How your interior and exterior is fitted out can have a big impact on the way your health facility operates and how your patients are attended to.
For many years assumptions of how a colour scheme or decorative aesthetic approach to health facilities can affect patient health outcomes and recovery have been the subject of debate.
According to the Project Manager of Working Environments, Louis De Silva, the real impact can have more to do with the planning and setup of the health environment.
De Silva believes the effectiveness of a health environment requires an understanding of the needs of the facility, rather than how it looks to its patients.
"Design gets confused with decoration and many people get caught up in ideas of feng shui and colour semiotics, obviously you have to provide an aesthetically pleasing space but there is more to a space and how it makes you feel than its appearance," De Silva told MedicalSearch.
According to De Silva, a consideration for the design of a health environment needs to meet the needs and expectations of your patients as well as health and safety.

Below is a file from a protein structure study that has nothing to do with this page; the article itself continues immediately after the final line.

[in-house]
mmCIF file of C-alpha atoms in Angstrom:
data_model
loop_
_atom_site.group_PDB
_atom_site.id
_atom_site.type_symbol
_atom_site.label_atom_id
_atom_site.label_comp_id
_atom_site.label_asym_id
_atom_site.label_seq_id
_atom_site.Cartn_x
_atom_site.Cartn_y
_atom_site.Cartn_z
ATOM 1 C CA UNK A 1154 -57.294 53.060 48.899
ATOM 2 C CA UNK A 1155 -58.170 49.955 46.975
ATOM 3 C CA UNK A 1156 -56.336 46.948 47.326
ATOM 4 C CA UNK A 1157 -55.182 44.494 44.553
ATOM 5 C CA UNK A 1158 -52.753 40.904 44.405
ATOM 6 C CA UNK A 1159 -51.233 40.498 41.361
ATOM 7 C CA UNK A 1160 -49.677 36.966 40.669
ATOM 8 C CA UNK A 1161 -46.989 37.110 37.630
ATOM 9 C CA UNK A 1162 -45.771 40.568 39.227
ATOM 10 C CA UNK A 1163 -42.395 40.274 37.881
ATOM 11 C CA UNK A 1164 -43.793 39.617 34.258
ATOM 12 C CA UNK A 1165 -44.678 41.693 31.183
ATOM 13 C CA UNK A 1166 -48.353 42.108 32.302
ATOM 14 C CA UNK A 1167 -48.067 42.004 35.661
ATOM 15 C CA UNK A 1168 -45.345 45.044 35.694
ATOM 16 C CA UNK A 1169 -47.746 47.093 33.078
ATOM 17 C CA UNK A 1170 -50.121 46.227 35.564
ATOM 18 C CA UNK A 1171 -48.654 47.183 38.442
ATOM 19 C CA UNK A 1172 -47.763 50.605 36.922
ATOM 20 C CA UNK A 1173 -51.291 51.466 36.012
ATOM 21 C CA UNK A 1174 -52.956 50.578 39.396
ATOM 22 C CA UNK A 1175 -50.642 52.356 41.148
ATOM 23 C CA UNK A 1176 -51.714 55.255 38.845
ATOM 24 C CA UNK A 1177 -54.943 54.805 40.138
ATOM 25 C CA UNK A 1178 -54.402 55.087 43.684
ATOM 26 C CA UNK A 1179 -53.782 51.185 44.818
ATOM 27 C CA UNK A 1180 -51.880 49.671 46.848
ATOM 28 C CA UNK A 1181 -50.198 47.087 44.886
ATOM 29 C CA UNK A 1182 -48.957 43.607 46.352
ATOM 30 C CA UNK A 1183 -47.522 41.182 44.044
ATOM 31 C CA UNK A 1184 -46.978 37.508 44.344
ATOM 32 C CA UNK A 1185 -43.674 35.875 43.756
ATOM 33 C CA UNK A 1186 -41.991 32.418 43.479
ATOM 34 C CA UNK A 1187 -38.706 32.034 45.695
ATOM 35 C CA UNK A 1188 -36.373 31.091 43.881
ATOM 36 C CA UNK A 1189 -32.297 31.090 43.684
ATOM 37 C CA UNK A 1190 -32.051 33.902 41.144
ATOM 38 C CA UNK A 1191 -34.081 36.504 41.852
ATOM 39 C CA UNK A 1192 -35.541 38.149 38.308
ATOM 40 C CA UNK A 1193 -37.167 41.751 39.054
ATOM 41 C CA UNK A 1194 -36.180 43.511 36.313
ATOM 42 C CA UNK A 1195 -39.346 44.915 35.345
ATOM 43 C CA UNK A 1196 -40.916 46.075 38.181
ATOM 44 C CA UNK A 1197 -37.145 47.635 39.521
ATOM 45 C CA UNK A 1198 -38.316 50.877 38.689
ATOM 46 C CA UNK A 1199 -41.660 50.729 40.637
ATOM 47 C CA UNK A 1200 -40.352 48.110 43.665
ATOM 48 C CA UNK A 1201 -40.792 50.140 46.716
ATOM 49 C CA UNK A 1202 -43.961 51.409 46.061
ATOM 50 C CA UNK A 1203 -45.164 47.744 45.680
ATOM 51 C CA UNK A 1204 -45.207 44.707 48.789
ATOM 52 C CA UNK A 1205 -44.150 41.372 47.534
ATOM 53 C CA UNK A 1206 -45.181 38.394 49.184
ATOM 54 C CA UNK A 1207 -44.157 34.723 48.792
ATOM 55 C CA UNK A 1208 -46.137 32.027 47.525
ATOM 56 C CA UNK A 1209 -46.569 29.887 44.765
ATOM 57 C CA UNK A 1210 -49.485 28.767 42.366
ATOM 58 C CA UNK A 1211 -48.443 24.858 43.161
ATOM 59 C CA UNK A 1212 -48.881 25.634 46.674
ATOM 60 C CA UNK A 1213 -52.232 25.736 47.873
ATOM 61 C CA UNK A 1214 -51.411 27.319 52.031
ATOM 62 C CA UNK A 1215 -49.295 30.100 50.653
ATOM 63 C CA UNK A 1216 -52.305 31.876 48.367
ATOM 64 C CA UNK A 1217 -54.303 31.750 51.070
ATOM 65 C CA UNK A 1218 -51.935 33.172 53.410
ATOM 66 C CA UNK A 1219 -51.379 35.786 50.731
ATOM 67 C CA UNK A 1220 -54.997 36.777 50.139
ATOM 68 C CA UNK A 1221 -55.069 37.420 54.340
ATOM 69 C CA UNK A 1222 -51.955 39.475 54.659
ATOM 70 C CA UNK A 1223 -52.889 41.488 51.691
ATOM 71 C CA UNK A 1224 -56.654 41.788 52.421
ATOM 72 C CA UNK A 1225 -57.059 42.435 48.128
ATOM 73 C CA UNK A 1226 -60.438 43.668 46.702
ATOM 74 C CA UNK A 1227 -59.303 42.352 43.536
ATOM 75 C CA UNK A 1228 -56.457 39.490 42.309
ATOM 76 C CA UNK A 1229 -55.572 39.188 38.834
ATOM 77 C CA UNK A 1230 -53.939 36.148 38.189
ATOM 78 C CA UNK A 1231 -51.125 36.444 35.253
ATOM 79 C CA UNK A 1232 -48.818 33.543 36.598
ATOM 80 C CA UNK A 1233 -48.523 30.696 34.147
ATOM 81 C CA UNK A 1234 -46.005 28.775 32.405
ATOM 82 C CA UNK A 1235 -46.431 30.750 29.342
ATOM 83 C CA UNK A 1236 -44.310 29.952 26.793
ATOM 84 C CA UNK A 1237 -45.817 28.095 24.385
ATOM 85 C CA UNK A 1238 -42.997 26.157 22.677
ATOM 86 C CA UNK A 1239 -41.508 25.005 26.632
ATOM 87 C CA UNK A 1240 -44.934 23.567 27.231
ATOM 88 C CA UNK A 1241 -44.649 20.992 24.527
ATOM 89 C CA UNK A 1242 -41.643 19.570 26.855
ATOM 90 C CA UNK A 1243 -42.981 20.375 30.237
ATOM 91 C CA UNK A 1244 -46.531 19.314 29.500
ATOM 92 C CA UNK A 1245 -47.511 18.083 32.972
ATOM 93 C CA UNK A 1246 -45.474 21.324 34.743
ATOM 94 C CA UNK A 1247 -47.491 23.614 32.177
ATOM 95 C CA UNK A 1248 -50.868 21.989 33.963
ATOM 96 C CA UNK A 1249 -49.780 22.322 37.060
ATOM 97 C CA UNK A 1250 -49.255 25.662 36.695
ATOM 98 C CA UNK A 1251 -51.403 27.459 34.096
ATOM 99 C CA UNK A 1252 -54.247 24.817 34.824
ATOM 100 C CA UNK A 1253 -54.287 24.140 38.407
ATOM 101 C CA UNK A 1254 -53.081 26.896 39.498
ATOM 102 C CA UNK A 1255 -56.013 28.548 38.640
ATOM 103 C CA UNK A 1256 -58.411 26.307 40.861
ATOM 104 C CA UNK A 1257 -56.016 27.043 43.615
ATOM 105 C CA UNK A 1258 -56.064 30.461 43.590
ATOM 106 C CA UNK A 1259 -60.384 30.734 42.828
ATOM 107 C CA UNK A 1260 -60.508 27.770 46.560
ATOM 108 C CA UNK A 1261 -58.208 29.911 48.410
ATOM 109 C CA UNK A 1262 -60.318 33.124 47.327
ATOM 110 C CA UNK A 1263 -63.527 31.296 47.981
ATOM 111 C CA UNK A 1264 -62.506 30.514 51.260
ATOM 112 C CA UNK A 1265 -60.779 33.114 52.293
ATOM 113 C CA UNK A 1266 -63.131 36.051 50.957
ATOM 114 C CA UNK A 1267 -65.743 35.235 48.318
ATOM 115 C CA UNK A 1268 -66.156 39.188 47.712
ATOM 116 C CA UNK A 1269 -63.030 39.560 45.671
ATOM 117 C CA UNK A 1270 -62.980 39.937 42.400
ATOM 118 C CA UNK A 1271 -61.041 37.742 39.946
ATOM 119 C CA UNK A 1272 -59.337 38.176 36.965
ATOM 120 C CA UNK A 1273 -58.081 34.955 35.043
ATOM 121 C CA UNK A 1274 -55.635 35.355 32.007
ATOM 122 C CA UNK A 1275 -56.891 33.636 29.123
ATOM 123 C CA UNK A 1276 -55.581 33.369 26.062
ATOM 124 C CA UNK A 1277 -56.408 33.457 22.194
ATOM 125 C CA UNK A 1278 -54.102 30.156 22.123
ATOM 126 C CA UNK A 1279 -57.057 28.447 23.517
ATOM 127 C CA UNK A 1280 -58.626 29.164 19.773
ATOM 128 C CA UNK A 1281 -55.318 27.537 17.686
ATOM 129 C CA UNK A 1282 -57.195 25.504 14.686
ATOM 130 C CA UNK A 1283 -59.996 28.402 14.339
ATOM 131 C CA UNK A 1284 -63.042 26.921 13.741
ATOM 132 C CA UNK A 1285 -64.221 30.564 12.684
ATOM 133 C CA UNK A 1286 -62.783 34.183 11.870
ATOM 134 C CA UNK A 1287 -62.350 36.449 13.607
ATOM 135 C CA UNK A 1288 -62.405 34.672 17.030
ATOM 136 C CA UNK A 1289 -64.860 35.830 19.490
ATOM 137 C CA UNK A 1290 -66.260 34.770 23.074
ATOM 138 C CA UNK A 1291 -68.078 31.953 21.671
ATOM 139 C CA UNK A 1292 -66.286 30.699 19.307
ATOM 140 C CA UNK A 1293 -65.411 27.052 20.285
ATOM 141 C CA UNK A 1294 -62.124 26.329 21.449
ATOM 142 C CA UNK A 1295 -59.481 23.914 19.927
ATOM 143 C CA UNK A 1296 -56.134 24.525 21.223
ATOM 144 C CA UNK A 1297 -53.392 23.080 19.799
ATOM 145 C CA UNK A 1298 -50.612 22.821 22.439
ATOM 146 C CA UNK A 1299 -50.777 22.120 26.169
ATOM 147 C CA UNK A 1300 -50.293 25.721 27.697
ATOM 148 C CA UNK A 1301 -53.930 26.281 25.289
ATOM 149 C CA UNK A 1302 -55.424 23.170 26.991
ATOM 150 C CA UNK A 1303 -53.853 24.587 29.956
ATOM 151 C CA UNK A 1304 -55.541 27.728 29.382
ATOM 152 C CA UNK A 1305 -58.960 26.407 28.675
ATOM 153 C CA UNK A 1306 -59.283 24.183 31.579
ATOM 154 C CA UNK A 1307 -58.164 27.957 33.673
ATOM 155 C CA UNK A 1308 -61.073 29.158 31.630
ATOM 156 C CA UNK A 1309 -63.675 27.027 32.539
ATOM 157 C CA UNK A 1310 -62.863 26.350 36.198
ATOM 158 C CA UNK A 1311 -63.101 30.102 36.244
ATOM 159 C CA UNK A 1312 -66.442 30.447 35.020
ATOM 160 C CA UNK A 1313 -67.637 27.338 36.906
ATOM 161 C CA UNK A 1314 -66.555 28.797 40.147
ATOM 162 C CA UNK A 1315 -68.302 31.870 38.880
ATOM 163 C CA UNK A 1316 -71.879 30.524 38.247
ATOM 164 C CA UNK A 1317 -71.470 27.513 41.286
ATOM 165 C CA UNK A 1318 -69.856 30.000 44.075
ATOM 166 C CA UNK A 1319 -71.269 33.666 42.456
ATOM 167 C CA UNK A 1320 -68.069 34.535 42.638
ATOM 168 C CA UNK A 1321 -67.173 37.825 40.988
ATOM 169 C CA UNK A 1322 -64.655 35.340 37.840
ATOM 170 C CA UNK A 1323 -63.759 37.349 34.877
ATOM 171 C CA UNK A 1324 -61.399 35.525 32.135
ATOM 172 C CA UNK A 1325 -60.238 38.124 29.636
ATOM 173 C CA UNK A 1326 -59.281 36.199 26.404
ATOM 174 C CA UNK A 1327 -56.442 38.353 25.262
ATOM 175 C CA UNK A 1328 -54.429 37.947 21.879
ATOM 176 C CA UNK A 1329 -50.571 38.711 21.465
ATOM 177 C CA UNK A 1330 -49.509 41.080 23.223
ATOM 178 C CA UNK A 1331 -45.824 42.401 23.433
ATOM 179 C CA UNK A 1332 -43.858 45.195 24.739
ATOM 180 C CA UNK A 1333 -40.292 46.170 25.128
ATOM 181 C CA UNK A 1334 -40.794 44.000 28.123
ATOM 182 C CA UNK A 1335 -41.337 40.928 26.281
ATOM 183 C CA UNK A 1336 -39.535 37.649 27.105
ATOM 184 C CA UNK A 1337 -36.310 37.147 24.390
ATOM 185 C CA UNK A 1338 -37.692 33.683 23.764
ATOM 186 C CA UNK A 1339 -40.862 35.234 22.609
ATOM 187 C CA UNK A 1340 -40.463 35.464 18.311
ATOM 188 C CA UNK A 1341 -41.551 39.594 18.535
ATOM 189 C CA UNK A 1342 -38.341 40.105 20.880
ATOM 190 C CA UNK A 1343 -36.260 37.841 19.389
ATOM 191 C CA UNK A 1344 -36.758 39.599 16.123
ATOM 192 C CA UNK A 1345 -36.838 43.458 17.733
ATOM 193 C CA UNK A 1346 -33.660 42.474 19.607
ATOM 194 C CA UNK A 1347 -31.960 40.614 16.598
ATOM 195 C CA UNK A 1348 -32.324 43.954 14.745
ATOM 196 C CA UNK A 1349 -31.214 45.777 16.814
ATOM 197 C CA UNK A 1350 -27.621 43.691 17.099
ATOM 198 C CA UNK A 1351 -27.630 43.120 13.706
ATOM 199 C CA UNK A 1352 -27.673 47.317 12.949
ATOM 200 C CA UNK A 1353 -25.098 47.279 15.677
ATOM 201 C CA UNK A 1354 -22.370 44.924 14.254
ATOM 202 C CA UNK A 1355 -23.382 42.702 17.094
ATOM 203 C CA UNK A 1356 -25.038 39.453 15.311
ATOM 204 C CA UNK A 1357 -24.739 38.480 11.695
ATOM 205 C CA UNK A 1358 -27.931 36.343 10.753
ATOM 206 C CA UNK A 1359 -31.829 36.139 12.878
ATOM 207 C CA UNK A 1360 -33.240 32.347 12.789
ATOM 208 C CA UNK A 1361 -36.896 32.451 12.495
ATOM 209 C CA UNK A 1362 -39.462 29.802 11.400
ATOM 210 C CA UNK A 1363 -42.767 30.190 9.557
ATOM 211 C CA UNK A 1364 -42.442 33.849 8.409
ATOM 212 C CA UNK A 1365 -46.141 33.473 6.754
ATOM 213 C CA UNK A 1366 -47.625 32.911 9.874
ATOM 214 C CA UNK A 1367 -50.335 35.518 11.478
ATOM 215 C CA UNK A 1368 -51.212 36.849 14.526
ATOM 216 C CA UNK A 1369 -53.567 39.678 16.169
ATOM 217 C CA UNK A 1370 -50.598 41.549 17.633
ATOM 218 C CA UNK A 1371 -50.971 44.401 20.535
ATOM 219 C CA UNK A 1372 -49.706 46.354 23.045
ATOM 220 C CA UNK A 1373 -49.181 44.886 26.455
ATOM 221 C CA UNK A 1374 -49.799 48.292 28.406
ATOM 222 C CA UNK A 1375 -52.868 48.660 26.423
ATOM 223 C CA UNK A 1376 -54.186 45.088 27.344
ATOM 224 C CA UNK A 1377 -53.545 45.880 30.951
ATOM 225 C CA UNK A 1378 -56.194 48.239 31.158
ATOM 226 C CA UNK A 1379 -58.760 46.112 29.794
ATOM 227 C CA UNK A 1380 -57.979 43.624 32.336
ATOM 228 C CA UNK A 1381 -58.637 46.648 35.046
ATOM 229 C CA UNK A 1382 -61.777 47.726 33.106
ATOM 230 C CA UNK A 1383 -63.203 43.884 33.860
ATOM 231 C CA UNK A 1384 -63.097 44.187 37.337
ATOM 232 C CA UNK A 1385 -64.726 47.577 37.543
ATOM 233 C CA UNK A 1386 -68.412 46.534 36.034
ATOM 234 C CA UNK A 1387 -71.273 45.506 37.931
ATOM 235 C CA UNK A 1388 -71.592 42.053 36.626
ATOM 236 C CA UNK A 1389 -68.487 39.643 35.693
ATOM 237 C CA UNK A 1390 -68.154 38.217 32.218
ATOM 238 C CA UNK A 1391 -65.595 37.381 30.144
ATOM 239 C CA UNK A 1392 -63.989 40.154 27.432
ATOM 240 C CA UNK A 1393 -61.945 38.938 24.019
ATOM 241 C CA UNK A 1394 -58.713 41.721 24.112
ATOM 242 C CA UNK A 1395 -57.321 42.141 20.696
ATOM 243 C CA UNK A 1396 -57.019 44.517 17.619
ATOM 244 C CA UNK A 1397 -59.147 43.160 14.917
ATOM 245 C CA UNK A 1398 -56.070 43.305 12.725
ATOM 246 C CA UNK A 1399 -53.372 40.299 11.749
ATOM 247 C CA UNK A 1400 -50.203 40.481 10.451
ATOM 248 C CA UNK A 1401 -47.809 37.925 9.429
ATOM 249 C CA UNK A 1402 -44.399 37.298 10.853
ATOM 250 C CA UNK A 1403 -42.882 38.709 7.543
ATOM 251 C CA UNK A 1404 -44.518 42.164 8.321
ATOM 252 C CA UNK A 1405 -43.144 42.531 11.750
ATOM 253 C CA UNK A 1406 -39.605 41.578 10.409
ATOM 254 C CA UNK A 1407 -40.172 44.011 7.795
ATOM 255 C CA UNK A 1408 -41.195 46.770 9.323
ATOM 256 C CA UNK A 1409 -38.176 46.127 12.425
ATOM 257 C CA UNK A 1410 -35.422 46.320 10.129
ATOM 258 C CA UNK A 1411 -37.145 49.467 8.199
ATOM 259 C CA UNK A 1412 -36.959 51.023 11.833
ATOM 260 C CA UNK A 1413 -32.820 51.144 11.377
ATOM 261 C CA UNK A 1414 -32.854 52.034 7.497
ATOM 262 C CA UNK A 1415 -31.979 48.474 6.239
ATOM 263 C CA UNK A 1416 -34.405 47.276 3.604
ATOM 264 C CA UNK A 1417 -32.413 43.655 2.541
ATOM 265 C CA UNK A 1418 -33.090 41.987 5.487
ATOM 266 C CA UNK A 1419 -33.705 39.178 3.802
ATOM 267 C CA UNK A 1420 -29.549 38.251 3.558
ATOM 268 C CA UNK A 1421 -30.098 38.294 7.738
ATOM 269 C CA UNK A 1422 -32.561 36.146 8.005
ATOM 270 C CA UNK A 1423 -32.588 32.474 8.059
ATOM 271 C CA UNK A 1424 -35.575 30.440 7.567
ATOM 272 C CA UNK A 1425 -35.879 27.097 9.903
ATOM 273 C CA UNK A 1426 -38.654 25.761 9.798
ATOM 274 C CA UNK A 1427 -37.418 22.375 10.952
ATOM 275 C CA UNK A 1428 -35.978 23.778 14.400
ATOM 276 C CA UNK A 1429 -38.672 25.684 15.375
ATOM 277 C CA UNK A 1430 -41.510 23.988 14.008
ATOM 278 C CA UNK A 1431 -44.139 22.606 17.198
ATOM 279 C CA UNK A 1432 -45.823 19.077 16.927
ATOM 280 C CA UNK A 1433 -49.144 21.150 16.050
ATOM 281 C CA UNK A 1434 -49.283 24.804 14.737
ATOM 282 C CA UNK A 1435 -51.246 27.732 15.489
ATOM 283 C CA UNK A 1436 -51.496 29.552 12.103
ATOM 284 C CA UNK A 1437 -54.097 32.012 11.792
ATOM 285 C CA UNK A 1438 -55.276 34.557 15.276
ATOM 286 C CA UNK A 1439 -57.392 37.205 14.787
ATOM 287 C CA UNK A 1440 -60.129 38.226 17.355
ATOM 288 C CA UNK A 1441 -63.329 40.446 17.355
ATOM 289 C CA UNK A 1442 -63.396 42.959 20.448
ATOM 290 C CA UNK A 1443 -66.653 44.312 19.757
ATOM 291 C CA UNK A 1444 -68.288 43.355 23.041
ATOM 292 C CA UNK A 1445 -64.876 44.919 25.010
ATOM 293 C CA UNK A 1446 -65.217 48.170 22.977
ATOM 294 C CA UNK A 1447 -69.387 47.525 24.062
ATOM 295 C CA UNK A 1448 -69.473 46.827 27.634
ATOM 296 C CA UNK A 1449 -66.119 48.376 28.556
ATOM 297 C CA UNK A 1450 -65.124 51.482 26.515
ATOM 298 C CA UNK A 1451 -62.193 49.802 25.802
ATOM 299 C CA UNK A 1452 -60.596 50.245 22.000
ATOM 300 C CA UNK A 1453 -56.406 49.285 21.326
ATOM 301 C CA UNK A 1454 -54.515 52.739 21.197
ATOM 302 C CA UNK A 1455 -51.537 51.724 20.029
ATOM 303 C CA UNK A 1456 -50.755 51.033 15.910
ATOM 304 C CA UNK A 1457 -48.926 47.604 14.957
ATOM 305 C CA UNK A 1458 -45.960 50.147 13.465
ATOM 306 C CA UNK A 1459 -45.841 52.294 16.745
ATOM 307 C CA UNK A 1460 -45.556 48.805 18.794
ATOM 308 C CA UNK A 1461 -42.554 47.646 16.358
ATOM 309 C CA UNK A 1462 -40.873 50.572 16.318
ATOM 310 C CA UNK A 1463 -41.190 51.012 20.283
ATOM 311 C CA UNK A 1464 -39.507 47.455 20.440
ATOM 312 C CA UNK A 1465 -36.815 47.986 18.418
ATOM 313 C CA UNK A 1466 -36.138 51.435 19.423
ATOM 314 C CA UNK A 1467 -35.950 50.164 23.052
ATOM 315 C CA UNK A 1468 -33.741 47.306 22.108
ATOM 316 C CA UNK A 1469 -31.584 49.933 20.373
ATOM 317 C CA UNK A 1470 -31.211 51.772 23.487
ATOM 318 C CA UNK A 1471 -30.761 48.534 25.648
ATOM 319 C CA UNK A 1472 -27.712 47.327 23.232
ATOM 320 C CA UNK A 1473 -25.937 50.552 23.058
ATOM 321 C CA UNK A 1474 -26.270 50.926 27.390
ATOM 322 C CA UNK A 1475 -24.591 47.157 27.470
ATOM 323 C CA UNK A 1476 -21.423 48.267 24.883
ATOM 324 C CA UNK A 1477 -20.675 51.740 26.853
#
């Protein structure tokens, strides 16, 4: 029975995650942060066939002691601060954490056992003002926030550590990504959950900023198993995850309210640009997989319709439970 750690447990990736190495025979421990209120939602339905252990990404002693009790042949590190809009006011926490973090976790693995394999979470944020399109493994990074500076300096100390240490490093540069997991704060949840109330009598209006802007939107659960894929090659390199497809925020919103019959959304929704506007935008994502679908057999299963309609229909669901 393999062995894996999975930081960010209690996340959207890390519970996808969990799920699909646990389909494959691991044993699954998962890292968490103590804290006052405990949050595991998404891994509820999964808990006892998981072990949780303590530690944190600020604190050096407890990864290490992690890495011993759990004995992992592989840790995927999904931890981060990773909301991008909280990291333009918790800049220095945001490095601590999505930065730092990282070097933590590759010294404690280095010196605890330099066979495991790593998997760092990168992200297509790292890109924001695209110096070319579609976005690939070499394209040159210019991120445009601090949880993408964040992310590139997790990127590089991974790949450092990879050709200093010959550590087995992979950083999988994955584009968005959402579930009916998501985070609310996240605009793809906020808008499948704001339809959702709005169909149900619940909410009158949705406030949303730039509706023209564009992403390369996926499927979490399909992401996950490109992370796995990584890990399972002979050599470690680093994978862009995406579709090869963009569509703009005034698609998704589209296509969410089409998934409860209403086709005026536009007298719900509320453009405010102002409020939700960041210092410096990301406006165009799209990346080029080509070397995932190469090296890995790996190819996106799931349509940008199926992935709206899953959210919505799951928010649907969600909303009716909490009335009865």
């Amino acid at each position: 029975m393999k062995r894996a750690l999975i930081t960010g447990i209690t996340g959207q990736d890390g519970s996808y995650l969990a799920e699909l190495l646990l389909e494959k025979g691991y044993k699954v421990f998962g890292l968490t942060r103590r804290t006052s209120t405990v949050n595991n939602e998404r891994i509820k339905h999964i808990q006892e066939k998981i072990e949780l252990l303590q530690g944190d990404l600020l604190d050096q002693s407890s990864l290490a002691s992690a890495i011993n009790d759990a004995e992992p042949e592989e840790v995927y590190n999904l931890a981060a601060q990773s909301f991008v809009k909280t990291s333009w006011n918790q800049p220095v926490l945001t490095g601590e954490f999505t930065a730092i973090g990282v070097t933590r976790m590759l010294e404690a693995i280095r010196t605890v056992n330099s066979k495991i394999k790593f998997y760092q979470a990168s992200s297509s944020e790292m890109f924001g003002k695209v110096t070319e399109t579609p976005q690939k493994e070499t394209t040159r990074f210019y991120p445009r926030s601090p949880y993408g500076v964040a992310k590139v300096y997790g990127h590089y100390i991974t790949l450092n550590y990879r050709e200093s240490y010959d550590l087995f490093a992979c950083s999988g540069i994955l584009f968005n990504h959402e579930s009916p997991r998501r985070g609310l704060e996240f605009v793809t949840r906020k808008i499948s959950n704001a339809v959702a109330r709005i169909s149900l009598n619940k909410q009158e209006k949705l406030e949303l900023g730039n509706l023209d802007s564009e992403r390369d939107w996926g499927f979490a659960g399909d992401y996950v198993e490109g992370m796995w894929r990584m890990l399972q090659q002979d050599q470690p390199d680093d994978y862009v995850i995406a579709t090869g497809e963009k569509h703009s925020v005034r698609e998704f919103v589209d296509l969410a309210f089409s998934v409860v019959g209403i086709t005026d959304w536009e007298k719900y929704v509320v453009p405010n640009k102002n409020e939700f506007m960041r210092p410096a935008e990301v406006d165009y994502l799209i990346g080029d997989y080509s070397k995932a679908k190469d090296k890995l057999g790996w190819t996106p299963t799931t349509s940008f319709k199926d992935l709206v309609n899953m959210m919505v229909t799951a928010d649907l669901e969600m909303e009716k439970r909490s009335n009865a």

"The space serves a function, and planning can prove to provide better health outcomes to patients through being efficient, ordered and appropriate to the service delivered within the space". De Silva said "a facility needs to consider storage, movement, and staff workflow of day-to-day tasks."
"Paint the surgery in a colour that you like, a colour that is welcoming and not too confrontational but you have to think more about what operationally works for the space and to me that is common sense and best practice," De Silva said.
"When you design for health, it is important to consider the need for planning and order, function and sequence, think of what you do in the space and design a space to cater to those factors."
While renovating a physiotherapy clinic in Canberra’s corporate area, the Working Environment team had to consider the project holistically; De Silva describes the transformation as a project with staff and clients in mind.
"The standard of the working environment has to be for staff usability and comfort, to the benefit of the client in presentation and effectiveness," said De Silva.
"The space needed to be well organised for the staff with quiet spaces that were private and secluded while improving the supervision of staff for management."
De Silva notes that an important factor of the refit was the lack of disruption to the clinic while the building was transformed.
"We were able to rearrange the interior of the tenancy while updating the environment with little disruption to the usability of the clinic," De Silva said.